Trigger warnings for stalking and sexual assault in the book.
(To take a cue from Pseudopod: Trigger warnings are provided solely to allow those suffering from trauma to still enjoy thrillers and horror on their terms. They aren’t a rating or inclusive content advisory.)
Caroline Kepnes’ debut novel, You, is a mixture of Gone Girl and American Psycho with tonal dashes of Goodfellas and Red Dragon thrown in for seasoning.
And some absolutely horrific (not in a good way) marketing.
Here’s the plot in two sentences: Joe is a bookseller, who meets an aspiring writer who goes by Beck, and falls obsessively for her. Emphasis on obsessively.
The plot is almost – almost – irrelevant, though. It is the writing and the characters that make this book distinctive.
The writing is where I’m reminded of Gone Girl and American Psycho – in a good way. The writing is written like undated letters from Joe to Beck, and they’re clever – almost too clever, almost too snarky and self-aware. Writers are often advised to kill their darlings; instead, Kepnes has created a book out of almost nothing but those selfsame darlings. My personal favorite:
I hope that most people at this point in time realize thatt Prince is one of the great poets of our time. I didn’t say songwriter — I said poet. Prince is the closest thing we have to e.e. cummings and people are so stupid because they don’t come in here and buy books of Prince poems.
But that’s my favorite because it reminds me of my girlfriend, not because it stands out. And that’s what makes the darlings work here. The cleverness in turns of phrase and pacing is so consistent that they quickly just are, and it works.
Remembering my girlfriend is also where the characters work as well, and where I’m reminded of Goodfellas and Red Dragon. She and I have remarked how frightening being in love can be – both in terms of insecurity, and in how our own feelings seem almost out of control. Kepnes uses this excellently in You.
In the first chapter, Joe is a mostly relateable guy, who is totally smitten by Beck… and then he naturally (for him) moves straight to sitting on the stoop across from Beck’s apartment and stalking her. Joe is not a normal or well guy… but so many of the feelings and thoughts he has are normal for someone just falling in love, just turned up a little too high.
That’s where I’m reminded (particularly) of the film Goodfellas. Every time I’d start to empathize with Ray Liotta’s character, there’d be something to remind me that this guy was A Bad Man. Kepnes pulls this trick off well throughout most of You, and even when Joe goes totally off the rails, it’s very very easy to still understand how he got there in a way that reminds me of the best bits of Red Dragon.
The ending wasn’t quite as satisfying as I would have liked, and here’s where I’ll blame the marketing. The inside cover flap contains this passage:
Beck doesn’t know it yet, but she’s perfect for him, and soon she can’t resist her feelings for a guy who seems custom made for her. When a string of macabre accidents tears her world apart, there’s only one person she can turn to. But there’s much more to Joe than Beck realizes, and much more to Beck than her perfect facade.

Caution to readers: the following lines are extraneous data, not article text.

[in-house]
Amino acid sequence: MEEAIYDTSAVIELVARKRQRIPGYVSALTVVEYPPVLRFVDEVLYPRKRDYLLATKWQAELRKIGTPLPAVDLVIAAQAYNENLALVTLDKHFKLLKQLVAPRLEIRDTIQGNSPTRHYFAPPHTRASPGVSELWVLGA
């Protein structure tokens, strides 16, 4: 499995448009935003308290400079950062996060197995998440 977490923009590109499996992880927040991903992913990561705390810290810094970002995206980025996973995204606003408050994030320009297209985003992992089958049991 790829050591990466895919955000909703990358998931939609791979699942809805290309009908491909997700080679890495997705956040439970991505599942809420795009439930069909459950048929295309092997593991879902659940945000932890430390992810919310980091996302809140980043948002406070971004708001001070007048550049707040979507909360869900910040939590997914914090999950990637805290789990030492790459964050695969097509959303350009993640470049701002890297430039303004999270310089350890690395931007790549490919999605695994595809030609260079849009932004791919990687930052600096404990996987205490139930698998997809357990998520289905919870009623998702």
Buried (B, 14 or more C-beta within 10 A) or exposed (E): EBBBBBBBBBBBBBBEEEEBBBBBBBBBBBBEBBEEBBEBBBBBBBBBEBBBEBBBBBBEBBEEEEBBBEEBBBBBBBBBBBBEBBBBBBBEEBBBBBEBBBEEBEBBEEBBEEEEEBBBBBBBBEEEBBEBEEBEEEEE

Yeah, um. No. None of this. Beck is never a viewpoint character; the book is entirely from Joe’s point of view. This makes it sound like there’s a mystery in here, and there isn’t.
Sure, Beck’s got some secrets, but they’re nothing like what Joe has been keeping from her. Beck is a flawed person, but this is a story where Beck is completely and totally the victim, despite the marketing attempt to make the plot of You sound more like the plot of Gone Girl or Natural Born Killers.
I think this is why the ending was unsatisfying for me; I wanted more out of Beck; and the climax and resolution (as well as Beck herself) seemed rushed and weak after the buildup.
You is not (again quoting the flap copy) “a thriller more perversely clever and dangerously twisted than any you’ve read before”.
You does take you inside the mind of someone you aren’t, and (hopefully) never will be… but shows you how you could be them, if things were just a little bit different.
In that it succeeds very well, and Kepnes’ use of language further recommends this book.
There’s one more serious thing about the marketing: I got a review copy of this book from Klout; enclosed was a postcard with the phrase “Stalk the author @CarolineKepnes”.
What. The. Hell.
No. Hell, no.
It’s tempting to say that this is problematic and tone-deaf marketing in a year where women have been stalked, doxxed, and threatened.
But that minimizes both the horror of the novel and the horror of stalking in everyday very real life.
- 6.6 million people are stalked in one year in the United States.
- 1 in 6 women and 1 in 19 men have experienced stalking victimization at some point during their lifetime in which they felt very fearful or believed that they or someone close to them would be harmed or killed.
The degree of tone-deafness of multiple someones to allow such a marketing tactic go forward – while marketing a book about a stalker – is stunning.